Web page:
By DANIEL BLACKBURN
Morro Bay city officials inappropriately manipulated results of marijuana permit applications to reward a pair of favored groups, a lawsuit filed this week in San Luis Obispo asserts.
In late June, the city identified the top finalists for two available medical marijuana dispensary permits– one a Sacramento organization, RCP, the other a Helios Dayspring-owned entity, Natural Healing Center.
The complaint alleges the two apparent permit winners “were not legally eligible for a permit under the governing ordinances and applicable city rules and regulations.” The lawsuit also names two other applicants, Ethnobotanica LLC and SLO Retail Group LLC. All of the four named applicant defendants, the complaint notes, “failed to meet the required minimum (city) qualifications.”
Irvine attorney Jeff Augustini filed the action on behalf of Connected Morro Bay Blvd. LLC, noting that litigation was necessary because the city allowed no avenue of appeal to the decision.
That decision became the exclusive purview of City Manager Scott Collins through a convoluted system involving committee and sub-committee recommendations and combining written applications with in-person interviews. A subcommittee consisting of the police chief, fire chief, and finance director conducted interviews and recommended two dispensaries to Collins.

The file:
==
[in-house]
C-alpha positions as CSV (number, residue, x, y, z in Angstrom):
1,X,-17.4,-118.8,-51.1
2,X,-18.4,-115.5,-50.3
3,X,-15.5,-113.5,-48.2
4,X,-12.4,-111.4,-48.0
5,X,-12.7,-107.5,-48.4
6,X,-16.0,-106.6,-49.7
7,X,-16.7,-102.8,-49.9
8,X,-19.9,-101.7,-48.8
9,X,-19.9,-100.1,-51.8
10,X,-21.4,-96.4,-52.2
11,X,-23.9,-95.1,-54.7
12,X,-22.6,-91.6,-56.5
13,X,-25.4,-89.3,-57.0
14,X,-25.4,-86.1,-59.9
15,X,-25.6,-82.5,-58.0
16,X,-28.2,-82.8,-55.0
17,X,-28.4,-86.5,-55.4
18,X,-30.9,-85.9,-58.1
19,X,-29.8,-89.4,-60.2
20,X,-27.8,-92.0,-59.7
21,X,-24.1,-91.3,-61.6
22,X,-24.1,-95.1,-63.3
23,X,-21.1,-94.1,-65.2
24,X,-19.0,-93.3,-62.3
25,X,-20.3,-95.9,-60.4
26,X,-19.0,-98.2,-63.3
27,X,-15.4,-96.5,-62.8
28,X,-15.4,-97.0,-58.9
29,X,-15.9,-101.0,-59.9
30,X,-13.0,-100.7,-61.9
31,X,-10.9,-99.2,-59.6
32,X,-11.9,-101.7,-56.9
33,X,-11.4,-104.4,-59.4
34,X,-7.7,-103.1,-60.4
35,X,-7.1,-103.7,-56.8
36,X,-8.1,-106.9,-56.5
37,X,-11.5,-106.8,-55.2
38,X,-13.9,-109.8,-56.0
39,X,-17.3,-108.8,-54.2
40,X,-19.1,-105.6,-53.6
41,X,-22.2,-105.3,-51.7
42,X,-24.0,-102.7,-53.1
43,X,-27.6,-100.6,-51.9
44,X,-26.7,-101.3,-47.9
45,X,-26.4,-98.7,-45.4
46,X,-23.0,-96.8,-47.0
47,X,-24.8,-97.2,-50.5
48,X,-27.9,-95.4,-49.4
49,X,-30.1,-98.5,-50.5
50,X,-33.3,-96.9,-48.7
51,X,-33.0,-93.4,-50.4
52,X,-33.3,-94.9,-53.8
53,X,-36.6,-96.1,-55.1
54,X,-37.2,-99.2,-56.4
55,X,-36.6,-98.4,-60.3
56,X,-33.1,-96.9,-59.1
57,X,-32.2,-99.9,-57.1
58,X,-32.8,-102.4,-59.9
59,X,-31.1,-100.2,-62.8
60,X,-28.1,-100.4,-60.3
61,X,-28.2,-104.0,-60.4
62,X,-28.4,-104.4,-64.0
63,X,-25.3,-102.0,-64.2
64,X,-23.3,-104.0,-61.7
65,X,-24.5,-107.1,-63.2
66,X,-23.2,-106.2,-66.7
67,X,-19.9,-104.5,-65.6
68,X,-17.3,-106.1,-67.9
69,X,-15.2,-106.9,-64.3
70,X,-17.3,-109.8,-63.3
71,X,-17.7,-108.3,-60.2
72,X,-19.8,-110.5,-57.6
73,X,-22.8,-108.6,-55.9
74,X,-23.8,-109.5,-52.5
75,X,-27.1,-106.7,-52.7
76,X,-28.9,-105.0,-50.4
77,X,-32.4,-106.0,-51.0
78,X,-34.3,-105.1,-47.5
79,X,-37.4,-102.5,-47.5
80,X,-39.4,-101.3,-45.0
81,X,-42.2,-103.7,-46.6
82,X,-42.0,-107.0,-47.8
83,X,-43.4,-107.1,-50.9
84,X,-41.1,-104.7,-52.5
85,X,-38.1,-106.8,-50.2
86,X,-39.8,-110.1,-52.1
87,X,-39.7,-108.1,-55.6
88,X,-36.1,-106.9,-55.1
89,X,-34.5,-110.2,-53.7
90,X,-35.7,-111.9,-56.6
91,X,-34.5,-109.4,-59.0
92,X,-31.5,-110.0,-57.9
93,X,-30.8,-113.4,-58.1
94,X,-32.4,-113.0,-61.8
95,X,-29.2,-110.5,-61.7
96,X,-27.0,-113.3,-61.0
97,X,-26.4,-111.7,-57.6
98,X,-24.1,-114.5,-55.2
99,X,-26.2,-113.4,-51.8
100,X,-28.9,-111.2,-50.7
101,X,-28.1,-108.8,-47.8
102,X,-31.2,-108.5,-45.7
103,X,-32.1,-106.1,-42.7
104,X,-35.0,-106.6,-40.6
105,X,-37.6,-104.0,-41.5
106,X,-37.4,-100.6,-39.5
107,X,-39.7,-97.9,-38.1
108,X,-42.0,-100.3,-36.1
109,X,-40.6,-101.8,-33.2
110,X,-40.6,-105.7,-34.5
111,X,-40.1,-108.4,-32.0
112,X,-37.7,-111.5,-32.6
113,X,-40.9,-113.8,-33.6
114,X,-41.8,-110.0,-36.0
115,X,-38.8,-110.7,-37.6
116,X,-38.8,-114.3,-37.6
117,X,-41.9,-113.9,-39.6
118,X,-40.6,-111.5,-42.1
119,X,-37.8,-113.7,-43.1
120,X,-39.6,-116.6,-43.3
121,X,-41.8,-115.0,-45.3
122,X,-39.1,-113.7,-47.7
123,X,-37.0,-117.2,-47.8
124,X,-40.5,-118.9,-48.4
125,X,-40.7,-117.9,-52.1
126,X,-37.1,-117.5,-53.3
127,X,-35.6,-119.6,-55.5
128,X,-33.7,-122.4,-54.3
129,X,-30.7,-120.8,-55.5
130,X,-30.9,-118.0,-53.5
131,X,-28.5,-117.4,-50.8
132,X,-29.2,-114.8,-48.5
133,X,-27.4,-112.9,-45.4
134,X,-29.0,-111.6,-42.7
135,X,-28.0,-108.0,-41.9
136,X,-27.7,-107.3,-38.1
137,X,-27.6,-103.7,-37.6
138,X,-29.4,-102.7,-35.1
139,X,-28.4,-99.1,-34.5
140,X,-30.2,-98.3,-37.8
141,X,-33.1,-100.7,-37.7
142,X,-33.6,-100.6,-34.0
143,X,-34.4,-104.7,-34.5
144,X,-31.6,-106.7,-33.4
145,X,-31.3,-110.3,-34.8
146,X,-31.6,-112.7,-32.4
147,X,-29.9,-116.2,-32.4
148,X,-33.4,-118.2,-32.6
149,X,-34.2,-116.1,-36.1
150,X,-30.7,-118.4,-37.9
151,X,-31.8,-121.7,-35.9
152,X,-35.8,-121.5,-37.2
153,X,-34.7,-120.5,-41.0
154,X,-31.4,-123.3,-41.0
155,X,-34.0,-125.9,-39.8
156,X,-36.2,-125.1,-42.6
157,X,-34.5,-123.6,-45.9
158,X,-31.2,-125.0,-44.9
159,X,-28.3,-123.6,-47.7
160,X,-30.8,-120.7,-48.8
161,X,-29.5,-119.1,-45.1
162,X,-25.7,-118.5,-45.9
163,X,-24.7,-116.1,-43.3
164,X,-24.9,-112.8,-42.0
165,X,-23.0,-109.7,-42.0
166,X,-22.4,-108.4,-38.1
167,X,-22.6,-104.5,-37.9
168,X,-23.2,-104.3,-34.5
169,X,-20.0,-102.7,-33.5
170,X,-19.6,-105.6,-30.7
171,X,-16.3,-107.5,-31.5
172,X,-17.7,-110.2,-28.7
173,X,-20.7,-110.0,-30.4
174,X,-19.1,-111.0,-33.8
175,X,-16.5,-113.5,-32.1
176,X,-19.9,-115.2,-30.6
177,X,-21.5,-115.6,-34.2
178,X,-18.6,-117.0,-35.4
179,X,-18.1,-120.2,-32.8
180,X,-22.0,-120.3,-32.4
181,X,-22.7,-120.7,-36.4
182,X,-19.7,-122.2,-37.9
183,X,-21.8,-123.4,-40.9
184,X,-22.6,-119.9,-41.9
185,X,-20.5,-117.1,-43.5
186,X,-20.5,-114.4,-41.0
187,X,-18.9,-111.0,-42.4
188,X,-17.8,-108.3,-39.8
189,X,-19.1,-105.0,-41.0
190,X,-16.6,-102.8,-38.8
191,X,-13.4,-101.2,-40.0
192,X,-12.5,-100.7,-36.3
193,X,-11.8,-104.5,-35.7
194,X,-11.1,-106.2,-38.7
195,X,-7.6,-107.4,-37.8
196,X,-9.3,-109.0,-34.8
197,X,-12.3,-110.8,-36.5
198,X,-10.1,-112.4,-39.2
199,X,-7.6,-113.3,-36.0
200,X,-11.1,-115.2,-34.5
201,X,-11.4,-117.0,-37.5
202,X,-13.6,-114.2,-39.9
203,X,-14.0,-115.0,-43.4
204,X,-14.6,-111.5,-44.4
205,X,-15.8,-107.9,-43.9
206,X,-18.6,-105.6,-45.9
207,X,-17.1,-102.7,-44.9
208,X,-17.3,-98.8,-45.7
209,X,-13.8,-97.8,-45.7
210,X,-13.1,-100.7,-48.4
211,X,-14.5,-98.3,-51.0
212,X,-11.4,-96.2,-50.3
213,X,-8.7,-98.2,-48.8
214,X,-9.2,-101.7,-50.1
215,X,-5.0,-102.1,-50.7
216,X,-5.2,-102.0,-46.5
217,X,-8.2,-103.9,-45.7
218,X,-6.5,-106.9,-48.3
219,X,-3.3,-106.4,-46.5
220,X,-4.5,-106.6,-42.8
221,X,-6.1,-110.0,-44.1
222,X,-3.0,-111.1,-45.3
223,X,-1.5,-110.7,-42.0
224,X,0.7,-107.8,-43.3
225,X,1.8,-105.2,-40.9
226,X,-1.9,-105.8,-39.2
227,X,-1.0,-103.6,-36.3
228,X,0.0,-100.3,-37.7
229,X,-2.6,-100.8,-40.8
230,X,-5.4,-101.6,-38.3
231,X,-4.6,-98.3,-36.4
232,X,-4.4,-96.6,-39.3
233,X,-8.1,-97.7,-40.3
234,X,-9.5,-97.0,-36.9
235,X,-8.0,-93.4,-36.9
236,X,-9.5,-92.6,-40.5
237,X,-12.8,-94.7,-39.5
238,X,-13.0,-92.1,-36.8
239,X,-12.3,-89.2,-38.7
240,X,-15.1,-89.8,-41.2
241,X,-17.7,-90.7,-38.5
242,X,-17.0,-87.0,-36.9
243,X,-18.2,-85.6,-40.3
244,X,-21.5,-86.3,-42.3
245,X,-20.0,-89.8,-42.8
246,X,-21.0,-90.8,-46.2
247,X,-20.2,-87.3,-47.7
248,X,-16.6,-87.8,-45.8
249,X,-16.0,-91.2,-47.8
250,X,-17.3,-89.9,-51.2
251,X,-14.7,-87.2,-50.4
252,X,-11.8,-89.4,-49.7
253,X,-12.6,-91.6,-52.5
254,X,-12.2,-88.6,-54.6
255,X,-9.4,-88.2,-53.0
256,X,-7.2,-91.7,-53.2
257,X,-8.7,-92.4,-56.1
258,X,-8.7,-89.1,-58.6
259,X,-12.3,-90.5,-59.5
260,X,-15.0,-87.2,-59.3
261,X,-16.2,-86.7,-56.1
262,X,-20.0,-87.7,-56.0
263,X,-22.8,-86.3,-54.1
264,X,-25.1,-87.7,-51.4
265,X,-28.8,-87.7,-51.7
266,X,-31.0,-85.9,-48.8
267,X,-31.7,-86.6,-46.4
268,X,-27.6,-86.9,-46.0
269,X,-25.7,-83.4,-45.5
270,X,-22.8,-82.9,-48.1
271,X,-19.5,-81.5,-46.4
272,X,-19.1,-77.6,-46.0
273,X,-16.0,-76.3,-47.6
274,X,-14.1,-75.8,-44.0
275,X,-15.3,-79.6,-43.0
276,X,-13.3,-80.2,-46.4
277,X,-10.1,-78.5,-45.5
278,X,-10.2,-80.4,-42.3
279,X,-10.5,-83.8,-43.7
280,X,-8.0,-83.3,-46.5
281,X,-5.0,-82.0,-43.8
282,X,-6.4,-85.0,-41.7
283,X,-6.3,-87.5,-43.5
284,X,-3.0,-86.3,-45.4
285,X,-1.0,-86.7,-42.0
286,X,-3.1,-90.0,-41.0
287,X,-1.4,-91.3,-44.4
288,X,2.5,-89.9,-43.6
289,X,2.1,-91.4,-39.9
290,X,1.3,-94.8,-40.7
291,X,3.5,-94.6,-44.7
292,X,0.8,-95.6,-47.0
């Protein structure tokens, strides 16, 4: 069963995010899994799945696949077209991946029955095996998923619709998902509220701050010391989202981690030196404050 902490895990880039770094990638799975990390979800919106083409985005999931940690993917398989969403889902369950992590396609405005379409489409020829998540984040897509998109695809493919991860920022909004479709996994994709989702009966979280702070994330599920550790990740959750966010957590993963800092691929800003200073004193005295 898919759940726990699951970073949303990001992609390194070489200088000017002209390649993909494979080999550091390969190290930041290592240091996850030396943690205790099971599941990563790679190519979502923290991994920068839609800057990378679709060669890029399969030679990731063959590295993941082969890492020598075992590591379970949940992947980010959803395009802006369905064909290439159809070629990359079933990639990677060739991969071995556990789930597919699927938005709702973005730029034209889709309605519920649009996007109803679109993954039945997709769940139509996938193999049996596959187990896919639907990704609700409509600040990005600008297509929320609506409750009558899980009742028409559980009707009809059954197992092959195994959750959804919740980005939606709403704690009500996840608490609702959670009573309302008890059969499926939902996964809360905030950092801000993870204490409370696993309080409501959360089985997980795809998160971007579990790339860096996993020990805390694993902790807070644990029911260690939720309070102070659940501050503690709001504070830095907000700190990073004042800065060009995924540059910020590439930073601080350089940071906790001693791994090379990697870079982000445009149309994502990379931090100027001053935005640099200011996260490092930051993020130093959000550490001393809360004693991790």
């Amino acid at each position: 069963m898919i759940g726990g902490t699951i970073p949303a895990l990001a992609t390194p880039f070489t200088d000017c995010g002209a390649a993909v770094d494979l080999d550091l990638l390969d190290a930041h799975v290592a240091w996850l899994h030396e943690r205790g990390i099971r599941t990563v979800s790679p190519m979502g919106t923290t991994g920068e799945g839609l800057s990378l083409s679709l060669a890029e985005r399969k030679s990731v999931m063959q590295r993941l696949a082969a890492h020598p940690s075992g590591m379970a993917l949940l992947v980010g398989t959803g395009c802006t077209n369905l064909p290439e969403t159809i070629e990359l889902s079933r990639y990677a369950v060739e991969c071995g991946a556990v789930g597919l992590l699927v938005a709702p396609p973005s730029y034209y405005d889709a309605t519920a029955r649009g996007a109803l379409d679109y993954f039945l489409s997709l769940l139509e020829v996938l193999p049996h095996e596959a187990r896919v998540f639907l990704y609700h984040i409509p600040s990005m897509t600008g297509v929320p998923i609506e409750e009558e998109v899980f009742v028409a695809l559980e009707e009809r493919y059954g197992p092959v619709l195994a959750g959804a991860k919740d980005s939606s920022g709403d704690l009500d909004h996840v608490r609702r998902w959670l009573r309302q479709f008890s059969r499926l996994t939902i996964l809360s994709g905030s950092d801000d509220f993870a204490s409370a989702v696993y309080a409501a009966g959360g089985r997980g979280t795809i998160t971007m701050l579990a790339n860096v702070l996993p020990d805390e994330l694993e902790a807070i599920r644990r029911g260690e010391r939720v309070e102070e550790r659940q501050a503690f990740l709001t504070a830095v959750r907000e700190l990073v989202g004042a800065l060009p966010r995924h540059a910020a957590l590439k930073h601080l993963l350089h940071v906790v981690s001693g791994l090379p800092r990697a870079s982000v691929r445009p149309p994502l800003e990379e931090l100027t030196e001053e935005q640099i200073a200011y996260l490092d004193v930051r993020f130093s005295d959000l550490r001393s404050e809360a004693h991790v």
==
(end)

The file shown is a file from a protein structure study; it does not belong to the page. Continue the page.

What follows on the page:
The Morro Bay City Council approved the selection methodology and ordinance “the same night my contract was approved” in Nov. 2017, said Collins.
“I’m not sure if there’s a right way or a wrong way, but that’s the way our council did it,” Collins added.
Six business entities applied for the two permits, and each was ranked according to satisfaction of specific requirements. The plaintiff, Connected, ranked highest among the six, accumulating a total of 1,646 points in the system developed by a city subcontractor, HdL, of a possible 1,650 points.
That, attorney Augustini pointed out, was 236 points higher than Dayspring’s Natural Healing center, and 320 points higher than the Sacramento-based company’s total.
Following the application session, Collins made the final decision, and in the process essentially reversed the recommendation list, with Dayspring’s company moving from fifth to first.
Elliot Lewis, a principal of the Connected group, said this week that in addition to the lawsuit, a team of investigators is sifting through details of the applicant process.
Employees of Natural Healing Center and Perfect Union must still pass background checks prior to the businesses receiving their Morro Bay operating permits.
Natural Healing Center currently operates a dispensary in Grover Beach and is in the process of opening a San Luis Obispo location. It was previously reported that the permit awarded for the Grover Beach dispensary was the subject of pay-for-play allegations centered around Dayspring and a pair of public officials in the South County city.
Likewise, the city of SLO has been criticized for awarding two of its dispensary permits to major donors to the mayor and a pair of councilwomen.
Last October, Dayspring and Natural Healing Center hosted a fundraiser for eight local politicians, including three current members of the SLO City Council and now-Morro Bay Mayor John Headding and now-Councilwoman Dawn Addis.